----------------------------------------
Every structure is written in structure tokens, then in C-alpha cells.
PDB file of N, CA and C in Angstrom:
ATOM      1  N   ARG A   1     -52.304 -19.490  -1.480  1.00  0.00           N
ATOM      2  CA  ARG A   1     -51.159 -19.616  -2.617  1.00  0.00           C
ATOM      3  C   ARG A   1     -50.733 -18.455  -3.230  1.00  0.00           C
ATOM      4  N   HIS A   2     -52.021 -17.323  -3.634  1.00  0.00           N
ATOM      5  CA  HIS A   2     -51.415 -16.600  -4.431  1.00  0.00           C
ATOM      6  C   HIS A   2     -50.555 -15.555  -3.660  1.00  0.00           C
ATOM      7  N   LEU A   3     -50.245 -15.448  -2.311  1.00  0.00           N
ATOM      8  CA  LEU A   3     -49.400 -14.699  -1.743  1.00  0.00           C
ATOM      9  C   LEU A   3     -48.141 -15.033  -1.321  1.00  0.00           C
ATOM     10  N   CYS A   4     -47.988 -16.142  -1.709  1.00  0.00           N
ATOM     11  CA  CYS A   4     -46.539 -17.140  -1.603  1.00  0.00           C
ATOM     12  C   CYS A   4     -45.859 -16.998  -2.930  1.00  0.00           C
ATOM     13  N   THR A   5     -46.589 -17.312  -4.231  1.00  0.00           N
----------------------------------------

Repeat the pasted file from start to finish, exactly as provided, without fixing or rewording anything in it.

Every structure is written in structure tokens, then in C-alpha cells.
PDB file of N, CA and C in Angstrom:
ATOM      1  N   ARG A   1     -52.304 -19.490  -1.480  1.00  0.00           N
ATOM      2  CA  ARG A   1     -51.159 -19.616  -2.617  1.00  0.00           C
ATOM      3  C   ARG A   1     -50.733 -18.455  -3.230  1.00  0.00           C
ATOM      4  N   HIS A   2     -52.021 -17.323  -3.634  1.00  0.00           N
ATOM      5  CA  HIS A   2     -51.415 -16.600  -4.431  1.00  0.00           C
ATOM      6  C   HIS A   2     -50.555 -15.555  -3.660  1.00  0.00           C
ATOM      7  N   LEU A   3     -50.245 -15.448  -2.311  1.00  0.00           N
ATOM      8  CA  LEU A   3     -49.400 -14.699  -1.743  1.00  0.00           C
ATOM      9  C   LEU A   3     -48.141 -15.033  -1.321  1.00  0.00           C
ATOM     10  N   CYS A   4     -47.988 -16.142  -1.709  1.00  0.00           N
ATOM     11  CA  CYS A   4     -46.539 -17.140  -1.603  1.00  0.00           C
ATOM     12  C   CYS A   4     -45.859 -16.998  -2.930  1.00  0.00           C
ATOM     13  N   THR A   5     -46.589 -17.312  -4.231  1.00  0.00           N